PRESS FOR PETITS BISOUS:
Also– Petits Bisous voted in the TOP 30 of 2014 on Acoustic Music !
LIVE Review Erin and Her Cello @Rockwood, 9.9.16
“Sounds like? Blossom Dearie fronting They Might Be Giants.”– The Philadelphia Enquirer.
“We get nowhere near enough humor within really good music, but Erin & Her cello have come to the rescue” -AcousticMusic.com
“Hall is using her experiences and distinctive sense of humor to create a type of performance art that almost defies description.”- Anna Bengel, Backstage.com
“Quirky, Vivacious, and Undeniably Unique…”- Tiffany Martini, Strings Magazine
“Music to Make You Smile” By Kate Bracaglia
“…the standout of the night is clearly Erin and her Cello – an NYC babe with a spunky personality and crystal clear voice who can rock a cello like it’s a Stratocaster guitar. From the moment she steps on the stage, Erin (full name: Erin Hall) is immediately and effervescently charming. As she bows her cello gracefully, she offers cute, catchy folk rock melodies that occasionally flare up in dramatics, describing the banal and often overlooked details of everyday life – “Irene”, the annoying, long-nailed cashier at Duane Reade, the delicious “tiny buns” at her favorite Chinatown bakery, and the mad frustration of never having enough quarters to wash her towels regularly. (“I live in NYC, and to wash you have to pay,” she croons.) There’s a childishness and playfulness to her performance, especially on numbers like “Subway Crush” –describing the sexy mysterion on the Number 3 train—and “Un Petit Problème”, an adorable French number where she details (in French!) her nerves about telling a crush how she feels.
Hall is joined by Jeanina Butterfield on violin and Jean-Paul Norpoth on guitar, but really, it’s impossible to take your eyes off her. For her final number, “Sober”, she has the audience sing along to the chorus:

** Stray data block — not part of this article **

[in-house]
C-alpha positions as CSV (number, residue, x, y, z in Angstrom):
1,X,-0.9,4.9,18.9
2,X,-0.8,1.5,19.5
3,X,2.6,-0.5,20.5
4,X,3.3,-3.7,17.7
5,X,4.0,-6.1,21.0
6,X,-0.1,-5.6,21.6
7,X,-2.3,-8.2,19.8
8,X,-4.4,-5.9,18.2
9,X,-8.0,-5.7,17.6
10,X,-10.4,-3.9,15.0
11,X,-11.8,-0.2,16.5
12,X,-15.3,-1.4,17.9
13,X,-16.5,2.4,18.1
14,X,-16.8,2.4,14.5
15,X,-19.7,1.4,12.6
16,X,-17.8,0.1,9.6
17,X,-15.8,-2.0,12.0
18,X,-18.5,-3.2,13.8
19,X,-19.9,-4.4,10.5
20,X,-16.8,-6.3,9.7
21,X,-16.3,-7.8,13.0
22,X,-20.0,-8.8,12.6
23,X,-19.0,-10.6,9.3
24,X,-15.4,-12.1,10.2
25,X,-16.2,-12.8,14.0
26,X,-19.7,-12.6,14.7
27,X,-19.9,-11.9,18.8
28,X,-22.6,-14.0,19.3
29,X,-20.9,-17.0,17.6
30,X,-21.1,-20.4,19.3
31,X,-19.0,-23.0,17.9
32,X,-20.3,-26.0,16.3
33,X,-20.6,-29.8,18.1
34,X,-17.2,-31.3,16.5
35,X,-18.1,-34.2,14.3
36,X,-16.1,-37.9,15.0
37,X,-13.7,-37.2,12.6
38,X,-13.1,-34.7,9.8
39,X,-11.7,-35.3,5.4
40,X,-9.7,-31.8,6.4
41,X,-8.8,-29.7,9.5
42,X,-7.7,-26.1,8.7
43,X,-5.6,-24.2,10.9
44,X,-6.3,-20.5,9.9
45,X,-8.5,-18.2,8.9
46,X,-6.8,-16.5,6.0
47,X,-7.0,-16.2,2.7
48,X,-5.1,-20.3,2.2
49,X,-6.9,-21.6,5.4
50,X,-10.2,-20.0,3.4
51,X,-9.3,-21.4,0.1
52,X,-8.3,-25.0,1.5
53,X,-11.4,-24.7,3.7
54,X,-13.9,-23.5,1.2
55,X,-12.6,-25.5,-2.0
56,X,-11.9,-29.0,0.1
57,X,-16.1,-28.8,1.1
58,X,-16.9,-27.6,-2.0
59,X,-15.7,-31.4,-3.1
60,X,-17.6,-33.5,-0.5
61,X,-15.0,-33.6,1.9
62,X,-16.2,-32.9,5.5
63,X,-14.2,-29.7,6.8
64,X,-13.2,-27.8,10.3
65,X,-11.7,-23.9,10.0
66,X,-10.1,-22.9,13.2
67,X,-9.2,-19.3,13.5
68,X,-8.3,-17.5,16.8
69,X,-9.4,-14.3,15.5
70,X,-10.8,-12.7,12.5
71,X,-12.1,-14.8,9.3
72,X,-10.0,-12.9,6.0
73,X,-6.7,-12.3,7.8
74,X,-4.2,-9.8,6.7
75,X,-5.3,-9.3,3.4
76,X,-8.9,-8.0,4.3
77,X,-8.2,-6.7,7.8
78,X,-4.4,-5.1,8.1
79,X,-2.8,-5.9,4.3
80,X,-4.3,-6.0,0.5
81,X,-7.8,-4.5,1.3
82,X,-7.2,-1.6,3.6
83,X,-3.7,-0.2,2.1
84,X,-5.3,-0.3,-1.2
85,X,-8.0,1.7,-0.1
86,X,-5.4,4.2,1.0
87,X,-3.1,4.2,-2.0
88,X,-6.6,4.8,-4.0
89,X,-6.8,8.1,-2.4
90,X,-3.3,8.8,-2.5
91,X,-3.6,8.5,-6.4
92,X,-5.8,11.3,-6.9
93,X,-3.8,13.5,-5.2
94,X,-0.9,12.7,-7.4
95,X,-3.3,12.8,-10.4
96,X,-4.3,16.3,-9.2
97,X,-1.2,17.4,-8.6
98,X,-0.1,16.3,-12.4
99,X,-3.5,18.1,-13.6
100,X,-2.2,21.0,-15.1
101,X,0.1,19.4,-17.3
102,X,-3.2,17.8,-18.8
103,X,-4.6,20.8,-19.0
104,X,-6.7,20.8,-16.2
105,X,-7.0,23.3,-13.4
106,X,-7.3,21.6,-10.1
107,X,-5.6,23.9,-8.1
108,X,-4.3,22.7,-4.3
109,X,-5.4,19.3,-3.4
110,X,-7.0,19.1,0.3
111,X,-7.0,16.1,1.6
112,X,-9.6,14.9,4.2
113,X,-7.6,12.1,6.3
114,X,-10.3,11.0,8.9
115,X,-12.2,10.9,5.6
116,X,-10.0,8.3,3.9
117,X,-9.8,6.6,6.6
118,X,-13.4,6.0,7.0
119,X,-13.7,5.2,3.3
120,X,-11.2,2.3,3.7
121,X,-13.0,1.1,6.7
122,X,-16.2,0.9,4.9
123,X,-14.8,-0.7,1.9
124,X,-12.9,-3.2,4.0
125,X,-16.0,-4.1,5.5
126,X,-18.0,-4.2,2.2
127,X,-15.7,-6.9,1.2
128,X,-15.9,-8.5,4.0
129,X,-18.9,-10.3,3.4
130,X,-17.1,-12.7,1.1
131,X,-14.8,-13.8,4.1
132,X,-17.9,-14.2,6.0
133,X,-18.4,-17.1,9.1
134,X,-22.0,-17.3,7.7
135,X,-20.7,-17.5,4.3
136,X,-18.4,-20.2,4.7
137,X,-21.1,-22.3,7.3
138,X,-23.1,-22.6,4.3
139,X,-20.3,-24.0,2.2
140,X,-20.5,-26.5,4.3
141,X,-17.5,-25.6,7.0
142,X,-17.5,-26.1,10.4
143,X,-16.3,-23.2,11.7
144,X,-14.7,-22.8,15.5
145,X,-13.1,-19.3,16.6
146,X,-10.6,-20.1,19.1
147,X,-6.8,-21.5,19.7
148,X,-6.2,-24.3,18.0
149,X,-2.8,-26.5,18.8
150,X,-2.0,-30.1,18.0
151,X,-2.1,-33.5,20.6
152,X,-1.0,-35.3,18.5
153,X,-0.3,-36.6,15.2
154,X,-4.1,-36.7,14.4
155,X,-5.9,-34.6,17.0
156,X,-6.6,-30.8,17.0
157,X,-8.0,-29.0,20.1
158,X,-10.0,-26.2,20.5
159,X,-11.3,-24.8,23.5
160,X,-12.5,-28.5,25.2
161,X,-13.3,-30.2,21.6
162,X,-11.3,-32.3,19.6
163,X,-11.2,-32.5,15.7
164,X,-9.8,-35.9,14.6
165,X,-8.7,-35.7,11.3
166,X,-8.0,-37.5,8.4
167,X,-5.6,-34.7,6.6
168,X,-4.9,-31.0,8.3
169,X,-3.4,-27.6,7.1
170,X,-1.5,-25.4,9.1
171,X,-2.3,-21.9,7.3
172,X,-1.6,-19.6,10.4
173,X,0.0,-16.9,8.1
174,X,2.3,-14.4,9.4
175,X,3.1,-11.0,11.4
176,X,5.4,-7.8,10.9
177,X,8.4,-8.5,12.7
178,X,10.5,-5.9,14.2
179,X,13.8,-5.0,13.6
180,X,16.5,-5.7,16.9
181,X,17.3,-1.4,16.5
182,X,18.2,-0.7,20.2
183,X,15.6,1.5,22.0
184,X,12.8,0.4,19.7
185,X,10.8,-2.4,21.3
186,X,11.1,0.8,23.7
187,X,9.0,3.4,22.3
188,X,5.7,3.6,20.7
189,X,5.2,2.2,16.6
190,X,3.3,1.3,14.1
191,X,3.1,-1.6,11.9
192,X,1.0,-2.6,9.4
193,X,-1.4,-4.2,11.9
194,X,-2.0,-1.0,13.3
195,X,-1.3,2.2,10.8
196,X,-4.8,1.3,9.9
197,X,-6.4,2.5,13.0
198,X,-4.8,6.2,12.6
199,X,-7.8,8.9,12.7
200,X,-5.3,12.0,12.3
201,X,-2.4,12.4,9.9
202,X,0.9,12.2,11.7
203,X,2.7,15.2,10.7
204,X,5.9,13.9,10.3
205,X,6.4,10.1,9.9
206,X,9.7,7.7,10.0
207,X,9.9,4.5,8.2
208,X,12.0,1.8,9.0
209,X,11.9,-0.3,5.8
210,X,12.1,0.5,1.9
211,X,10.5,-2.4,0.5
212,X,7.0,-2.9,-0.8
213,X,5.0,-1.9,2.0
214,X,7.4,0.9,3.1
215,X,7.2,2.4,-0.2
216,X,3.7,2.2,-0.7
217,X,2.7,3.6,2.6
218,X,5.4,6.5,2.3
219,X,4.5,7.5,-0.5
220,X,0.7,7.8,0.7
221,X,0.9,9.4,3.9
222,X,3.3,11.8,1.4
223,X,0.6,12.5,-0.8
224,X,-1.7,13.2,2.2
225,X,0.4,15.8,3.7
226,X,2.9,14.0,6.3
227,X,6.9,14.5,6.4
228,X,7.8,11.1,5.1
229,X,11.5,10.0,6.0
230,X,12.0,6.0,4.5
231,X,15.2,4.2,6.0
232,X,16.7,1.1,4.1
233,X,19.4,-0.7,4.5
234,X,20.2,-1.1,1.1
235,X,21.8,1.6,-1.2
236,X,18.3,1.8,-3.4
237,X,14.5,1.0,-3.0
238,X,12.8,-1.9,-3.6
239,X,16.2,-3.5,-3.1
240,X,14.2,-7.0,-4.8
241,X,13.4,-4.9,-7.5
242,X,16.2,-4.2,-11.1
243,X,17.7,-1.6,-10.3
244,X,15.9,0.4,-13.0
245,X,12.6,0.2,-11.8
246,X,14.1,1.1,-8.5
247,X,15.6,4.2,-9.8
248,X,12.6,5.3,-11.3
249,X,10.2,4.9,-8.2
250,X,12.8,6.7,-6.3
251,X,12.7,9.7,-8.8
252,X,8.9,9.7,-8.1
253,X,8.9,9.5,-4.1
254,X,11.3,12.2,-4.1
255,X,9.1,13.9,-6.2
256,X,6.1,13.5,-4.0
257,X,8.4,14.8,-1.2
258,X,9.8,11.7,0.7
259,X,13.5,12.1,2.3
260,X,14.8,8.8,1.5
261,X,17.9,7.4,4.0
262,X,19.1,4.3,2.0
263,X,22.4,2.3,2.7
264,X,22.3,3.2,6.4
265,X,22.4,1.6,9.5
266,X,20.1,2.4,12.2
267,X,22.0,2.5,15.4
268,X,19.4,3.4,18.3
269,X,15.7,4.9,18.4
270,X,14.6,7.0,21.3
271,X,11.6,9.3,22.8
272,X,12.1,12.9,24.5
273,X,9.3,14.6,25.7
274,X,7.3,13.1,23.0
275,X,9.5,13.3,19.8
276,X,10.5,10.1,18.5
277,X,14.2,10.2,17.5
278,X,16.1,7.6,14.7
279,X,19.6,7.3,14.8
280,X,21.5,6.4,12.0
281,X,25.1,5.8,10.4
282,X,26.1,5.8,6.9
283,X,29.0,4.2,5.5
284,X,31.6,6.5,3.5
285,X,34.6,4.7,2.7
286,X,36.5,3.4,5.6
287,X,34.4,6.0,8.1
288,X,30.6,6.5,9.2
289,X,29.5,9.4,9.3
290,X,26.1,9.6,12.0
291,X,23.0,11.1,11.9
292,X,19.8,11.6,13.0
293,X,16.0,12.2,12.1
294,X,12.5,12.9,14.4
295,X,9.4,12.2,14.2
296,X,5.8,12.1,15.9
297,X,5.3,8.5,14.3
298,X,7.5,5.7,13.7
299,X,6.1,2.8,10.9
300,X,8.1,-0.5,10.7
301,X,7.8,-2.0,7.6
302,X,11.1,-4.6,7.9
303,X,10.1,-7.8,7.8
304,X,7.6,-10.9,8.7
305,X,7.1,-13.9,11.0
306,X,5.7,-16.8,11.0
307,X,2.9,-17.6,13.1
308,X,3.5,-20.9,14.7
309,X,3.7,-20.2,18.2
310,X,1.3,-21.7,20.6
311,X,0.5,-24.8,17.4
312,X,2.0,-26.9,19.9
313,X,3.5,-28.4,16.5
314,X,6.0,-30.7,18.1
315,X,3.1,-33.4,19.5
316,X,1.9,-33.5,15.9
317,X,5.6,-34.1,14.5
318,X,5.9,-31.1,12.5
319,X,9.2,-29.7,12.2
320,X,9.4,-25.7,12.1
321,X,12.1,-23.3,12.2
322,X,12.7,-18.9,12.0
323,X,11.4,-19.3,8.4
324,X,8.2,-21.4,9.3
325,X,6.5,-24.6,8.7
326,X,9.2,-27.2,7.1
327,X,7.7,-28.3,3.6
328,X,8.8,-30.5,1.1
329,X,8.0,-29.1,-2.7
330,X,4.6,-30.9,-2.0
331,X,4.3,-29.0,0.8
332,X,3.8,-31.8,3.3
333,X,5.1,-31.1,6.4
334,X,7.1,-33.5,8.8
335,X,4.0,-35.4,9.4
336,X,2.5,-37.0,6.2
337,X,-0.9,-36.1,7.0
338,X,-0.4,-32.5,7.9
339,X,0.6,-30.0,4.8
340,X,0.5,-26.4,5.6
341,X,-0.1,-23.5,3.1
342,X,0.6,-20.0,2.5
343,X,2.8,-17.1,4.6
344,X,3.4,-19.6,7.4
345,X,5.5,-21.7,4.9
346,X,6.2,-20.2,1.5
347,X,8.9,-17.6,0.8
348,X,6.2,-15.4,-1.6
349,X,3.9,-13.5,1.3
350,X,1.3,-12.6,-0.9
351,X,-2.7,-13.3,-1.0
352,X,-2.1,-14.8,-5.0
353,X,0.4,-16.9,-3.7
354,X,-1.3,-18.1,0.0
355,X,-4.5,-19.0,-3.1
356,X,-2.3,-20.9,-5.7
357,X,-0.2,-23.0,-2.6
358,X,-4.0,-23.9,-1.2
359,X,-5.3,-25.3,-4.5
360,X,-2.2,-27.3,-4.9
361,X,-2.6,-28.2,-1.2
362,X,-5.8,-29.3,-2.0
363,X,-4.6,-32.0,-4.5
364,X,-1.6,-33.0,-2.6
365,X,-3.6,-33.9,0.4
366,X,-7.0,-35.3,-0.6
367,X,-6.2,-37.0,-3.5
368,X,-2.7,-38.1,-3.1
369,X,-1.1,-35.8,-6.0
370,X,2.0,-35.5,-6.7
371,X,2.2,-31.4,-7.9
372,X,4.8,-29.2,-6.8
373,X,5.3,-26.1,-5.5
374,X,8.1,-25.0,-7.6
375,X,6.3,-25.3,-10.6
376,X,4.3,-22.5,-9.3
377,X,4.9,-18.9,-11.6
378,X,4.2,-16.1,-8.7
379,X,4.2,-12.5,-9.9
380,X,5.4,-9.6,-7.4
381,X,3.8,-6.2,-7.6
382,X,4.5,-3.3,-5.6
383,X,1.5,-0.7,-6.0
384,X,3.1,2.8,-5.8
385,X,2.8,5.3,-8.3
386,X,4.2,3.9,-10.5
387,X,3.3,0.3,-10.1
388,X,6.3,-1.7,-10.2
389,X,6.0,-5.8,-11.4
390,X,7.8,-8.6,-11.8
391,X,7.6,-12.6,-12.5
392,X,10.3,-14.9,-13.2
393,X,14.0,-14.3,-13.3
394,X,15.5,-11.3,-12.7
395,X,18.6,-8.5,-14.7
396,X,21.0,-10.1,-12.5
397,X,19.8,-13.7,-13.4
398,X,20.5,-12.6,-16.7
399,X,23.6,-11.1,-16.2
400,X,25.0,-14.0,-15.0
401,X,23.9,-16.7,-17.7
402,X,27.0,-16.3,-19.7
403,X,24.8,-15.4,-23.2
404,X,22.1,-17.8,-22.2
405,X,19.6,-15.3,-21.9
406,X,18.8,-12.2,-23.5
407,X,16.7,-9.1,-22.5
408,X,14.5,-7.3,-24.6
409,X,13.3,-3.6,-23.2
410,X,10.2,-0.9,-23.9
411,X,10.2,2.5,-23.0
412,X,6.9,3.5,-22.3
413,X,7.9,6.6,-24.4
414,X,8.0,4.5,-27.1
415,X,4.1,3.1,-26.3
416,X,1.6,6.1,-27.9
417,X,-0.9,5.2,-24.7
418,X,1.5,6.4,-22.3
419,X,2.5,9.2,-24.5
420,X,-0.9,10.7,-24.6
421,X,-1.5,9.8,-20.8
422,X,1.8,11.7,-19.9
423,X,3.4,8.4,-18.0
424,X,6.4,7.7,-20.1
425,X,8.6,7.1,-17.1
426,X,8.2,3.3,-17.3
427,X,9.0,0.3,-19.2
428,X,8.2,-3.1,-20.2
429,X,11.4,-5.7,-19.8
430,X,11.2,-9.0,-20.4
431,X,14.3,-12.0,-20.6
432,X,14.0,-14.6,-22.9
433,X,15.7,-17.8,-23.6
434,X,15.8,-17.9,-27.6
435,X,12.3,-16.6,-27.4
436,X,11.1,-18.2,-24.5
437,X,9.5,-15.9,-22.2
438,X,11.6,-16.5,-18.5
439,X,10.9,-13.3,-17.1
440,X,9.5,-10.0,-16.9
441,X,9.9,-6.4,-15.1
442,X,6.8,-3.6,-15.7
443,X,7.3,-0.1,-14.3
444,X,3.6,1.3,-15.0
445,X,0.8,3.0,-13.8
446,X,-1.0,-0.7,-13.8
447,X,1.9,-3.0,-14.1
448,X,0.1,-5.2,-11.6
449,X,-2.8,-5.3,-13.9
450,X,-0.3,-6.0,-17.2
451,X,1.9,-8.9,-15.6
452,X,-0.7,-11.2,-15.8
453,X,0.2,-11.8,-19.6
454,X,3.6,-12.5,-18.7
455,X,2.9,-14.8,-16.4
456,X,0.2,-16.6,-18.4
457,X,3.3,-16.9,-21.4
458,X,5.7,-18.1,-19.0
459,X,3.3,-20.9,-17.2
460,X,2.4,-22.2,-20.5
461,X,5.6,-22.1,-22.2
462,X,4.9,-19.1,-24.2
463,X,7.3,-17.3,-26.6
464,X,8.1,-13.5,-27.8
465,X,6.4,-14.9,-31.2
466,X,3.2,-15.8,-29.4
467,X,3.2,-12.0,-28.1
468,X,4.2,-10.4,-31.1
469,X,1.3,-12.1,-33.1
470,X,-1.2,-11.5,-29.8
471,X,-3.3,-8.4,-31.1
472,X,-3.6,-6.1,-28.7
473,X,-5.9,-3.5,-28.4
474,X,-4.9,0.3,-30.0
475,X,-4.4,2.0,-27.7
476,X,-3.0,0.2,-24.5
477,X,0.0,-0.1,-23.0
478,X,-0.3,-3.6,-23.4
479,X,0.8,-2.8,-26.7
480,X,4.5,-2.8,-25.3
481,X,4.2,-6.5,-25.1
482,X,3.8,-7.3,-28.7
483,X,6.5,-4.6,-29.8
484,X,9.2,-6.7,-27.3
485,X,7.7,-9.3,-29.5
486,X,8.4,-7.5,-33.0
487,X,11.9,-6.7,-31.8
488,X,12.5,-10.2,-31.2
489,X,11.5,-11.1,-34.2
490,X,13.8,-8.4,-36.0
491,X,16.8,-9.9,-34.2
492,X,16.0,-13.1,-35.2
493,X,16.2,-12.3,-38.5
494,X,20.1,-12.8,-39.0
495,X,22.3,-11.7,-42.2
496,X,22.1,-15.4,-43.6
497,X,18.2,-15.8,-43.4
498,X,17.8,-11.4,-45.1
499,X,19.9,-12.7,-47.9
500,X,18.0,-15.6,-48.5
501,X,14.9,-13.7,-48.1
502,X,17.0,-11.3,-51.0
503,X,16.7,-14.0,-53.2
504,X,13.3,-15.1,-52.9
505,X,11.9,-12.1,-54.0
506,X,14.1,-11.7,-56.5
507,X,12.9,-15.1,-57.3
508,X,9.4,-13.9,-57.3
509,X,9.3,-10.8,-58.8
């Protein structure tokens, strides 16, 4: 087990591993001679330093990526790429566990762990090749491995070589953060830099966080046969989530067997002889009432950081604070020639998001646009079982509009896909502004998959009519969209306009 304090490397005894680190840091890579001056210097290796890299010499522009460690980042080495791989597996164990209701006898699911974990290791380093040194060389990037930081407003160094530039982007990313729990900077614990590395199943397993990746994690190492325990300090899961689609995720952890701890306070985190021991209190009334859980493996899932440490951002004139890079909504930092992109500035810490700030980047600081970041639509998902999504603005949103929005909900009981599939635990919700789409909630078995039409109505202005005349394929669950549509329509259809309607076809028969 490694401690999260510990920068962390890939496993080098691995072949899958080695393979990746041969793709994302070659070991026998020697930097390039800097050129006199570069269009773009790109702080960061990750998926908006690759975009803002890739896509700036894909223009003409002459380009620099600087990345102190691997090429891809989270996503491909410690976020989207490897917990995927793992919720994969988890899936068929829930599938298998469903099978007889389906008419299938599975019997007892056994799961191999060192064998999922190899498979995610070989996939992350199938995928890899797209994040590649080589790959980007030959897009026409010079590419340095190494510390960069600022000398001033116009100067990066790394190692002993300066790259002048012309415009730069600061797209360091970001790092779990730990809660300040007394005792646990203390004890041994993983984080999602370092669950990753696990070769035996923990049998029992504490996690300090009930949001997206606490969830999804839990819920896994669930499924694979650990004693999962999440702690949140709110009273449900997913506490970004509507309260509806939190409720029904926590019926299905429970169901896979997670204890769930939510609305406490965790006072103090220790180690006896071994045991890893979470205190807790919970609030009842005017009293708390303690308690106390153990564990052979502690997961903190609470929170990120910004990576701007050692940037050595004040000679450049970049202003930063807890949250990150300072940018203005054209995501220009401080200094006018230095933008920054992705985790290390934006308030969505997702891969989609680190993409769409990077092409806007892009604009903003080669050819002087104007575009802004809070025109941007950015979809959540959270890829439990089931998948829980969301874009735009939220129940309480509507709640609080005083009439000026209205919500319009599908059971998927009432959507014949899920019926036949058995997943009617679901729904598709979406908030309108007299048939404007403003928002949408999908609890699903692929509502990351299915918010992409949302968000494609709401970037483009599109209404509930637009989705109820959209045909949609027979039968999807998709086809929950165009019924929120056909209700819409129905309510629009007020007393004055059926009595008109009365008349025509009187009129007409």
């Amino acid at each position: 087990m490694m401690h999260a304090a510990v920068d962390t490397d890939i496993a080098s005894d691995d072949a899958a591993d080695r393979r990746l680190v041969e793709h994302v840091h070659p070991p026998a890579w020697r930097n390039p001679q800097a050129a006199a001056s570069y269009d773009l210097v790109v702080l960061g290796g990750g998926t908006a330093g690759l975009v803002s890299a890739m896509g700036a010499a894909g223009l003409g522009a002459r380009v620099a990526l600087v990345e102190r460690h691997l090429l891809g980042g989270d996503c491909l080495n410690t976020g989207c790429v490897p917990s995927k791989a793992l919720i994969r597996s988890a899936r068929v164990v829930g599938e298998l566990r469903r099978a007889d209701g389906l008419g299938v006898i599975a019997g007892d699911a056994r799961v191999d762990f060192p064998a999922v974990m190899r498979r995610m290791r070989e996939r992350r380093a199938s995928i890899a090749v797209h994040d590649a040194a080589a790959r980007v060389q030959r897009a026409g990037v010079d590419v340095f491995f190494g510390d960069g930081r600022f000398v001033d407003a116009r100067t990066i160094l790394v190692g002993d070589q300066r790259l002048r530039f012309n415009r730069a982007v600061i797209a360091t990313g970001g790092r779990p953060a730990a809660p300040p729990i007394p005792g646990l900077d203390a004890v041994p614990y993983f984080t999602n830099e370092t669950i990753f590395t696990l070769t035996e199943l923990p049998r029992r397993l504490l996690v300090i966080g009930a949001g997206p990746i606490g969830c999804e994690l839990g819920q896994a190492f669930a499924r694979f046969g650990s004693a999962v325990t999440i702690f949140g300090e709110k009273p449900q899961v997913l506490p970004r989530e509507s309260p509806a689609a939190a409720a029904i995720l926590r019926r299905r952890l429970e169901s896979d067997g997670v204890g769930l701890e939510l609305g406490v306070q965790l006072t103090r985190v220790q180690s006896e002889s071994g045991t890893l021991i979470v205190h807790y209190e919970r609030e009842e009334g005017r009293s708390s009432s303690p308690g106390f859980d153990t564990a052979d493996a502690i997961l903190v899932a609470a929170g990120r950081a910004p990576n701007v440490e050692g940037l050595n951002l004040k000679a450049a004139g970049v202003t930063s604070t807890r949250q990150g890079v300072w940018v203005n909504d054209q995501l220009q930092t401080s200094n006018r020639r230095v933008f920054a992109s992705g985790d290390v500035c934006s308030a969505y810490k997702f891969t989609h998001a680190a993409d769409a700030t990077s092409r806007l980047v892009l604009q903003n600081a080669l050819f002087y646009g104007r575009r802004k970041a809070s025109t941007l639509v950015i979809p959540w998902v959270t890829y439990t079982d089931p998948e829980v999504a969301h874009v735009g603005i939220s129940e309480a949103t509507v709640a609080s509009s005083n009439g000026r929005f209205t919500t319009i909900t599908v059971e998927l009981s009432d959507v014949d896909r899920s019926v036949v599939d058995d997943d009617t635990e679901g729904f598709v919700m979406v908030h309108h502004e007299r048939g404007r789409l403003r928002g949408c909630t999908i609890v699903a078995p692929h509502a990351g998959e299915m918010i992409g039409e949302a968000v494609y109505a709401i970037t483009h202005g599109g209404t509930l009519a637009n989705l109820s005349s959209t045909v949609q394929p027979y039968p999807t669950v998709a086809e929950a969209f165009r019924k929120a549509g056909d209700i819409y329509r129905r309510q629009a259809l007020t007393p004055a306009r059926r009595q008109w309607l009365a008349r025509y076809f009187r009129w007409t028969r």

“I love you sober
And I love you hung over
I don’t need whiskey
To let you hug and kiss me”
The crowd joins in merrily, and the show ends on a happy note. This is comedic rock at its finest – delivering a smile to every face in the crowd.
From The Philadelphia Inquirer:
Remember that cute girl who lived in the next dorm over, the one you used to see on the subway with her cello or scribbling in a notebook in the laundromat? Remember how it was always a lift to talk to her and hear her talk about Chinese food or the clerk with the skeevy long nails at the pharmacy? It was only long after that you realized you were madly in love with her, but even that pang of nostalgic loss made you feel oddly happy. Cellist and singer Erin Hall’s exquisitely crafted, quirky pop songs provide the soundtrack to those kinds of reveries. Yep, she writes about the pharmacy clerk and delicious Chinese buns, and one of her best is a bluesy ode to delights of fresh, clean towels. In short, she knows what’s important. Sounds like? Blossom Dearie fronting They Might Be Giants. She performs with her band Erin and Her Cello on a bill with Josh McIlvain’s similarly skewed electronica-folk combo Sexcop and the ukulele-powered one-girl group Sweet Soubrette at 8 p.m. at World Cafe Live, 3025 Walnut St. Tickets are $10. Call 215-222-1400
“Erin is a hilarious chic with a sense of humor as finely tuned as her cello…she wields her bow with the same wit and savvy that a satirist wields his pen!”-Doug Wright, playwright, 2004 Pulitzer Prize Winner for Drama, I Am My Own Wife
“Hall plays the cello, and her act encompasses a vibrant mix of music, comedy, and theatre. Her songs cross many genres, including heavy metal and the blues. Her lyrics run the gamut between the sublime and the ridiculous, but she draws audiences with her ability to describe ordinary experiences in ways that are both poignant and funny.” –Anna Bengel, Backstage.com
“She employs her knack for storytelling, acting, and musicianship to bring the stage to an entirely unique performance that is working in her favor.” – Tiffany Martini, Strings Magazine
“Erin’s sound is one of dynamic contrasts. Her songs may be ironic at times, but her voice is not. It’s true and soulful and lush, like an old fashioned torch singer.”—Eugene Melino, NewSun.com